Will Kenya survive the World Sevens Series relegation battle this season? And is the Kenya Rugby Union setting up head coach Paul Murunga for failure?
These are the questions on the lips of many rugby fans after Murunga named an in-experienced squad for Hamilton and Sydney legs.
Murunga has had a tough start on his reign as Shujaa head coach, missing a number of key players due to various reasons in the opening two legs, in Dubai and Cape Town where they performed dismally.
The former Singapore Sevens champions are currently 14th on the overall standings with a paltry four points, a point above the relegation zone.
And even as Shujaa prepares to leave for Hamilton, they will have to do without their eleven senior players, who have broken ranks with the Kenya Rugby Union board over contractual issues. The players on strike are Collins Injera, Andrew Amonde, Samuel Oliech, Billy Odhiambo, William Ambaka, Nelson Oyoo, Dennis Ombachi, Eden Agero, Leonard Mugaisi and Dan Sikuta.
Although the Union has publicly said they don’t have money after sponsors pulled out, the players seems not to be happy with what they are being offered. The senior and newly called up players were reportedly offered a monthly salary of Sh45,000 and Sh25,000 each.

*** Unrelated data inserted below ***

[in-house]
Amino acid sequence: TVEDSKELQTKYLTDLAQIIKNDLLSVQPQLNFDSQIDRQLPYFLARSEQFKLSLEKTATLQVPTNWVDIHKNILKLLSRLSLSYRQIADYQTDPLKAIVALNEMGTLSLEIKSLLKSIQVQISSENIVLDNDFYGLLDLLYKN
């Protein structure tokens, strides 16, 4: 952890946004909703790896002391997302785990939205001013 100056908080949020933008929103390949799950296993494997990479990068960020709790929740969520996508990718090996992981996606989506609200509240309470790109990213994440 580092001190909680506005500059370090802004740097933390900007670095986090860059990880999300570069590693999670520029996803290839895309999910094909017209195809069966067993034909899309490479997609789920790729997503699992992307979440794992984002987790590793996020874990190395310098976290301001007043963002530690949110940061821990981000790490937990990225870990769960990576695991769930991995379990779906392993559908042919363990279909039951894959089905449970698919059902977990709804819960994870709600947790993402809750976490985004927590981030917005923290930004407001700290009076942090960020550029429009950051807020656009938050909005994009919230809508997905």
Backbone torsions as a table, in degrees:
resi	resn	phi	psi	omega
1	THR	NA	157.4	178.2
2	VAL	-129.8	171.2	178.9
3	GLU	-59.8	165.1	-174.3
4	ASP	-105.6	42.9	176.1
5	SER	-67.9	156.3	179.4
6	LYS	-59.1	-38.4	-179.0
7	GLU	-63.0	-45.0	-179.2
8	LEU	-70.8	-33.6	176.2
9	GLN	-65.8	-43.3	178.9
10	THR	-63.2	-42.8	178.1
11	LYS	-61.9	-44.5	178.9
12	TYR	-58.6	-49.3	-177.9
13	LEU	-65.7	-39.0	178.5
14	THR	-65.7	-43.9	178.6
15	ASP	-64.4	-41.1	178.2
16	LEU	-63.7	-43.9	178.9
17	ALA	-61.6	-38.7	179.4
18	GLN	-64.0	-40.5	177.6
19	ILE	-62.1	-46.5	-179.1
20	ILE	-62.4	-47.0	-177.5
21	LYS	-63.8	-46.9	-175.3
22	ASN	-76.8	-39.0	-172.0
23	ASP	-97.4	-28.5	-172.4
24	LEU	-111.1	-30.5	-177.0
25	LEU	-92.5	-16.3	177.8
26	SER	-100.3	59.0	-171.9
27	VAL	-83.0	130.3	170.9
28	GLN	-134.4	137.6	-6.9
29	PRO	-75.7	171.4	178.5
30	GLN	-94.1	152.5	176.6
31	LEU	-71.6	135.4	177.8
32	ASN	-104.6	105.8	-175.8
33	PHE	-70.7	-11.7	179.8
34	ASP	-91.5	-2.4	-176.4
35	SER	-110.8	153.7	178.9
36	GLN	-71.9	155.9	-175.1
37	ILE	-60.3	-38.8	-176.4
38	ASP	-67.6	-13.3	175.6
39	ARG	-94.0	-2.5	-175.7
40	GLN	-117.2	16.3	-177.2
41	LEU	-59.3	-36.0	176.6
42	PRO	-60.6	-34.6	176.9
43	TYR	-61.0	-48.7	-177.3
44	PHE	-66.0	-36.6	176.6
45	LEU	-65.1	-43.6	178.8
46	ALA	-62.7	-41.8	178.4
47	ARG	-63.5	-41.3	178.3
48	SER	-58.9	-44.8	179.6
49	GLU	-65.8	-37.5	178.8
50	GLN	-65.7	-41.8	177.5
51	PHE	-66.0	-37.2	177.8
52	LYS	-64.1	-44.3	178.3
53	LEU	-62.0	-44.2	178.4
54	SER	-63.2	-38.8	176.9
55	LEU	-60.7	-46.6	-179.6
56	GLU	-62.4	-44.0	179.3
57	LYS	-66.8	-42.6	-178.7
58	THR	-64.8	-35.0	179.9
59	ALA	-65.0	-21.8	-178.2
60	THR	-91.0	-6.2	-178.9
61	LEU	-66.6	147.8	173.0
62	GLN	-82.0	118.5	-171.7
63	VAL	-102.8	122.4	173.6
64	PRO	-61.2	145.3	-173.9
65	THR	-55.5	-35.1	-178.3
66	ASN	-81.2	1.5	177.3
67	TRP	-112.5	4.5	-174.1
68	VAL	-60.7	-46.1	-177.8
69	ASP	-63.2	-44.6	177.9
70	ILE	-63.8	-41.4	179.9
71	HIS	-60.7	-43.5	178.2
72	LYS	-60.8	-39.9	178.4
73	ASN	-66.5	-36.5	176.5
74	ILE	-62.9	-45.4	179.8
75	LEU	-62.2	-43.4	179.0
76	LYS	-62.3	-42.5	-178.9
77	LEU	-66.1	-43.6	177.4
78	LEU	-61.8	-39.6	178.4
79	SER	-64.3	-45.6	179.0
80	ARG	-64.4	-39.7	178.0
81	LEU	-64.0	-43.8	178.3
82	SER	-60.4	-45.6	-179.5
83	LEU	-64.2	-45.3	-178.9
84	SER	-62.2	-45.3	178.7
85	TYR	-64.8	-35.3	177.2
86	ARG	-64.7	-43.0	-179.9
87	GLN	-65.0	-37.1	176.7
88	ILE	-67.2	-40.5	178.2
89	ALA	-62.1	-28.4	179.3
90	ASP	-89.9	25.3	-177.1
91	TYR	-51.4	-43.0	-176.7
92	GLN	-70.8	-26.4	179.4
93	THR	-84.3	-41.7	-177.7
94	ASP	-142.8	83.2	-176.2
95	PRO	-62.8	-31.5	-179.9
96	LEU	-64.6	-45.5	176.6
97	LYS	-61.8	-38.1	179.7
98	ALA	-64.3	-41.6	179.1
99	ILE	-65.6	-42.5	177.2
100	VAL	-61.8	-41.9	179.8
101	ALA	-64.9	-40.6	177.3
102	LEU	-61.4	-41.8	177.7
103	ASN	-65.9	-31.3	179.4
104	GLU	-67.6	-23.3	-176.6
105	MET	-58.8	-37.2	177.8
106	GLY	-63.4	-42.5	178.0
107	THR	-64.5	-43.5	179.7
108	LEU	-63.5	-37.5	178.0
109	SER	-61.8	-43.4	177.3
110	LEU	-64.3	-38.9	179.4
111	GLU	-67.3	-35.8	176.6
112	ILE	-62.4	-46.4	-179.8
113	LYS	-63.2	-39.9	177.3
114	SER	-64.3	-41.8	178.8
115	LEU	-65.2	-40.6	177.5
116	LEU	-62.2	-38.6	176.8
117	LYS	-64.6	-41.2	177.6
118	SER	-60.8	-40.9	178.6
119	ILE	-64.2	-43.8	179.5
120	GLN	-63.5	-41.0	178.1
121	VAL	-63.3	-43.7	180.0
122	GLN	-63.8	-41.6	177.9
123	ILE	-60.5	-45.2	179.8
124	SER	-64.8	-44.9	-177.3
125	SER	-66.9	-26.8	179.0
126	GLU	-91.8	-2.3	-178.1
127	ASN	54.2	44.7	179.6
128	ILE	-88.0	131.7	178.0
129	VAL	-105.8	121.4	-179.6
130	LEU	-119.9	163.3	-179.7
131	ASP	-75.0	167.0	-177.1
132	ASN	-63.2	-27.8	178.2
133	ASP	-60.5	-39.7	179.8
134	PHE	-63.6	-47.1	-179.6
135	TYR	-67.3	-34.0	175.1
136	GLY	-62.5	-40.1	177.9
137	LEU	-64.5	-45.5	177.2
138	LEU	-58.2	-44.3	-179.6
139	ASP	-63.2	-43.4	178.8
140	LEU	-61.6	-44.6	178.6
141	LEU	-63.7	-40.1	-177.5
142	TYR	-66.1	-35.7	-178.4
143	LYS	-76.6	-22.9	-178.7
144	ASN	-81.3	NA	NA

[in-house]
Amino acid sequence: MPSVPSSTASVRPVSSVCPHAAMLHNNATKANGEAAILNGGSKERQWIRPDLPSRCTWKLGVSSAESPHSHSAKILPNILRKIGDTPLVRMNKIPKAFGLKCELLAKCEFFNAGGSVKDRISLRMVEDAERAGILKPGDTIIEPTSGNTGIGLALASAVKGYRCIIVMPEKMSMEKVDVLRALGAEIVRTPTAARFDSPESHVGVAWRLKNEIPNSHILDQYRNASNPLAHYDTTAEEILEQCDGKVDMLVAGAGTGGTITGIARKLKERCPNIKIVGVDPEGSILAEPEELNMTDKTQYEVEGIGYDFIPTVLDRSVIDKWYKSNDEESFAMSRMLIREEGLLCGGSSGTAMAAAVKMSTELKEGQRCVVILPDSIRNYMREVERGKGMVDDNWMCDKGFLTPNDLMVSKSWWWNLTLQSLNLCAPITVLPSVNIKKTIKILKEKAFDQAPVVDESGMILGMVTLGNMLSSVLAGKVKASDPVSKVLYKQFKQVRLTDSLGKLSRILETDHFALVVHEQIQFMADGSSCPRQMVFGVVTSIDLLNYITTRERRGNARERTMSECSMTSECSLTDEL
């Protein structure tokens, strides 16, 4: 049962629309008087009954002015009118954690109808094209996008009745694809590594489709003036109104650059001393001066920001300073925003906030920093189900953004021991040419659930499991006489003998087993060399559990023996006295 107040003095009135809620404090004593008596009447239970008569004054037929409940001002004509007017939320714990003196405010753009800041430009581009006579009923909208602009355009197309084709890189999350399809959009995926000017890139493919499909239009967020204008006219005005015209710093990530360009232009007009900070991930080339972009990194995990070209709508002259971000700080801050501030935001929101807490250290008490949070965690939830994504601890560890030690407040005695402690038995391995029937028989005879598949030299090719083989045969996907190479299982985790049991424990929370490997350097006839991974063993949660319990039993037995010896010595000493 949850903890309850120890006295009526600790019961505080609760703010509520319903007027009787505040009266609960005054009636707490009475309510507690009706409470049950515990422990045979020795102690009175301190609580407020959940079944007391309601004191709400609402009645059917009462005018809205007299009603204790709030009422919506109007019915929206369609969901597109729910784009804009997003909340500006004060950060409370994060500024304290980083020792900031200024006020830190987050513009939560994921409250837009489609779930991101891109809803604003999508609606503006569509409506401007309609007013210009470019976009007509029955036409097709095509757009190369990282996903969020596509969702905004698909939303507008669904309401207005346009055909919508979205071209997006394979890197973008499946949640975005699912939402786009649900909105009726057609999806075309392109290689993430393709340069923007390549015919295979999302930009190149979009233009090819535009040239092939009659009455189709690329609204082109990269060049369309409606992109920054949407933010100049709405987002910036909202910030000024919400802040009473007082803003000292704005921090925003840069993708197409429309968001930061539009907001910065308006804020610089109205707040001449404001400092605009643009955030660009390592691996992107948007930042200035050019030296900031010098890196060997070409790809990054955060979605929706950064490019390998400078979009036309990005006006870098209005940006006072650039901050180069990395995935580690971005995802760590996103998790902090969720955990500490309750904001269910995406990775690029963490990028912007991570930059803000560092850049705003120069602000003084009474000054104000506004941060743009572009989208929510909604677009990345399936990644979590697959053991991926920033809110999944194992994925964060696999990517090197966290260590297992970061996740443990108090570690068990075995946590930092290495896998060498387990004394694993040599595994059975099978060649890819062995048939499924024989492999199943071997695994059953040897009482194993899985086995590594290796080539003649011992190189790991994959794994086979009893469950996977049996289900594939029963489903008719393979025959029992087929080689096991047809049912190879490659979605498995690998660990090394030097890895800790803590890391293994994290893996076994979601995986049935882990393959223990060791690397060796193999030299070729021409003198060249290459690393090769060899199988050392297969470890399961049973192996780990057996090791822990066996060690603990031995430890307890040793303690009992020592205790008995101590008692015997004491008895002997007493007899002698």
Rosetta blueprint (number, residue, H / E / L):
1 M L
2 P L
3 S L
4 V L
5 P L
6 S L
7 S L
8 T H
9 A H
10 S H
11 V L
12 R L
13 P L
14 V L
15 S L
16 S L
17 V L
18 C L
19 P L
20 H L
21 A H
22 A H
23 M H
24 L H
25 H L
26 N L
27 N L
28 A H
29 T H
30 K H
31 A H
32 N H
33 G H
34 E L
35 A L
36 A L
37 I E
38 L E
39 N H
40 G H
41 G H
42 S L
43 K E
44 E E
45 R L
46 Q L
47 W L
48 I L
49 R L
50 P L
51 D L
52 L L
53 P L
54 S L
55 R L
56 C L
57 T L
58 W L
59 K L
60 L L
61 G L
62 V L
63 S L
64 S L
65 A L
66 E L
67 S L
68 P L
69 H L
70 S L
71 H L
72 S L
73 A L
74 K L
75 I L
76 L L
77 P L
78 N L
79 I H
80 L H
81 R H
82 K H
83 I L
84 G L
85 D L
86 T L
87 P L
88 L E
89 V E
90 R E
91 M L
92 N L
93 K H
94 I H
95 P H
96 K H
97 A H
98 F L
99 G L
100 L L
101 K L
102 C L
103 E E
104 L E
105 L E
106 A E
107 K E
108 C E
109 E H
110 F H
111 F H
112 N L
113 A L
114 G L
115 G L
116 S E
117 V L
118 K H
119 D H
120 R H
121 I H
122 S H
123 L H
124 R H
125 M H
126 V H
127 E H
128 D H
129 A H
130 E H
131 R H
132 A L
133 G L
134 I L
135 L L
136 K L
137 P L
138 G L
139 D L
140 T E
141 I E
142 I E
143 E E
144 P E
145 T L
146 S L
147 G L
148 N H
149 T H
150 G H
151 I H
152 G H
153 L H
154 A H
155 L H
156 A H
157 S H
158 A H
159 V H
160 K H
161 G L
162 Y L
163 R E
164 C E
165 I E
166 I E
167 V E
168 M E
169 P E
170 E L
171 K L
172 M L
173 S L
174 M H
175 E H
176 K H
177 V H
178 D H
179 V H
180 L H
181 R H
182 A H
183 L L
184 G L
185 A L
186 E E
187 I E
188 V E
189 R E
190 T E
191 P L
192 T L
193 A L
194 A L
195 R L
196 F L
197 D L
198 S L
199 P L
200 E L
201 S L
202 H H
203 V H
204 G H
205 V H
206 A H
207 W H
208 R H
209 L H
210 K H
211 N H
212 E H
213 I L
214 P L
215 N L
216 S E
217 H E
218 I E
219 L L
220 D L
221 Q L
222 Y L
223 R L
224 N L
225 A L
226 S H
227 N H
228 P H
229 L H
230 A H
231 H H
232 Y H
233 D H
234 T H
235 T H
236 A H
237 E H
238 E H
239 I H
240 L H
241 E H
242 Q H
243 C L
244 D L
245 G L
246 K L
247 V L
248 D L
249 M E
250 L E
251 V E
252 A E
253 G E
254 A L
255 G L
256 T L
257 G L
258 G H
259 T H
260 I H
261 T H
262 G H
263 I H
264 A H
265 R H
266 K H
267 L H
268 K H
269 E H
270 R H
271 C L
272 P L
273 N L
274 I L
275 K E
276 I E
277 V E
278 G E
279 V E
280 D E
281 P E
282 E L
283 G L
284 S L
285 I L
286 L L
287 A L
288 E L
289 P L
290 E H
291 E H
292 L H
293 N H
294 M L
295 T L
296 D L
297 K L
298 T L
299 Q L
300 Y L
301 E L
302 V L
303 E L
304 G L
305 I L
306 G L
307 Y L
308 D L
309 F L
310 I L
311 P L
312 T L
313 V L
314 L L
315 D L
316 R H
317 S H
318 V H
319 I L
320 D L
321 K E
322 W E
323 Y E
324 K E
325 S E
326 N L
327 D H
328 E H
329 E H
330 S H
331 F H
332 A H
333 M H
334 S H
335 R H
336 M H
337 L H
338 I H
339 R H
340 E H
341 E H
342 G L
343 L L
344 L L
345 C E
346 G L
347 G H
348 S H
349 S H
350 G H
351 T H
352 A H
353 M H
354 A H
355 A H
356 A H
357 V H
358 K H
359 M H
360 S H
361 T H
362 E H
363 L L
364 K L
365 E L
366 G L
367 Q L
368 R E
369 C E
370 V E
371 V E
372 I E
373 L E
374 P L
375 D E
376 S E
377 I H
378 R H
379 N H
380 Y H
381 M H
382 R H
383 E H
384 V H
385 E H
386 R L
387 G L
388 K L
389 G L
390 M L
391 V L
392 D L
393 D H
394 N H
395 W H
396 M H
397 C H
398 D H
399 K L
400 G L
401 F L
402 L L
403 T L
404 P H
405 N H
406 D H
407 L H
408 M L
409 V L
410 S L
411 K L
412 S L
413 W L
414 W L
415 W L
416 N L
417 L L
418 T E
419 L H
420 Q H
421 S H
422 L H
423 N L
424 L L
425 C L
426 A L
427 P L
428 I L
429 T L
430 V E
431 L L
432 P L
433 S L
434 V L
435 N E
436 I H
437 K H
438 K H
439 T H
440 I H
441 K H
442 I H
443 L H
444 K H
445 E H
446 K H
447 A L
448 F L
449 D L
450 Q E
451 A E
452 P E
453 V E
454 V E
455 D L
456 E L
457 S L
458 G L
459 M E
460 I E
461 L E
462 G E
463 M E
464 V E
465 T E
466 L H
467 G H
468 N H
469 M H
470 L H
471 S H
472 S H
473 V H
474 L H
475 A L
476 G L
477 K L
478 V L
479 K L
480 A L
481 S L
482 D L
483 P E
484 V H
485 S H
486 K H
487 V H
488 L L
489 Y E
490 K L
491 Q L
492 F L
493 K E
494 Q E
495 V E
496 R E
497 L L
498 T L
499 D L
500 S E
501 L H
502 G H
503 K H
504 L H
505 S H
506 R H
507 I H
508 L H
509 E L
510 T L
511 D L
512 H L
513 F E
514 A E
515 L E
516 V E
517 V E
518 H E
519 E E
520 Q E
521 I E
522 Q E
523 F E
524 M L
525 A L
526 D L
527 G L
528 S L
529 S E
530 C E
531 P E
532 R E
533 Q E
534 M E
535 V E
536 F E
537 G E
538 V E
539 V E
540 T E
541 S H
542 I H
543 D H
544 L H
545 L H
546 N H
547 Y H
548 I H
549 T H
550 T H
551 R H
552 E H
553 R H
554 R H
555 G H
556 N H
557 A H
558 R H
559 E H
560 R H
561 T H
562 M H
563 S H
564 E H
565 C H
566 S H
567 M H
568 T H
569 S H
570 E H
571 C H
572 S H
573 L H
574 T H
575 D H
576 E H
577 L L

This is a massive drop from last season, where the senior players were earning between Sh120,000 and Sh170,000 with newly capped players earning Sh60,000.
Former KRU Secretary General Jack Okoth has slammed the current regime, terming Shujaa’s problems as self-inflicted.
“KRU is really messing up the team. Is this the best team that we could have put forward really? Yes, they are good players, but it takes at least four years for one to crack through and become world class players. Basically, they could be setting him (Murunga) up either by design or default. Any world coach would not accept what Union is doing,” said former Secretary General Jack Okoth.
This is not the first time the national team has found itself into this situation. In the 2014/2015 season during Paul Treu’s tenure, the team flirted with relegation for the better part of the campaign after the senior players downed their tools over unpaid dues. The South African’s predecessor Benjamin Ayimba was also rocked by a similar dispute during his reign.
Innocent Simiyu also had a related row last season.
“The fundamental problem is not the players but the leadership at the union. There is a lot of dishonesty and politics. If the governance structures changes to allow the stakeholders on the board,” said Simiyu.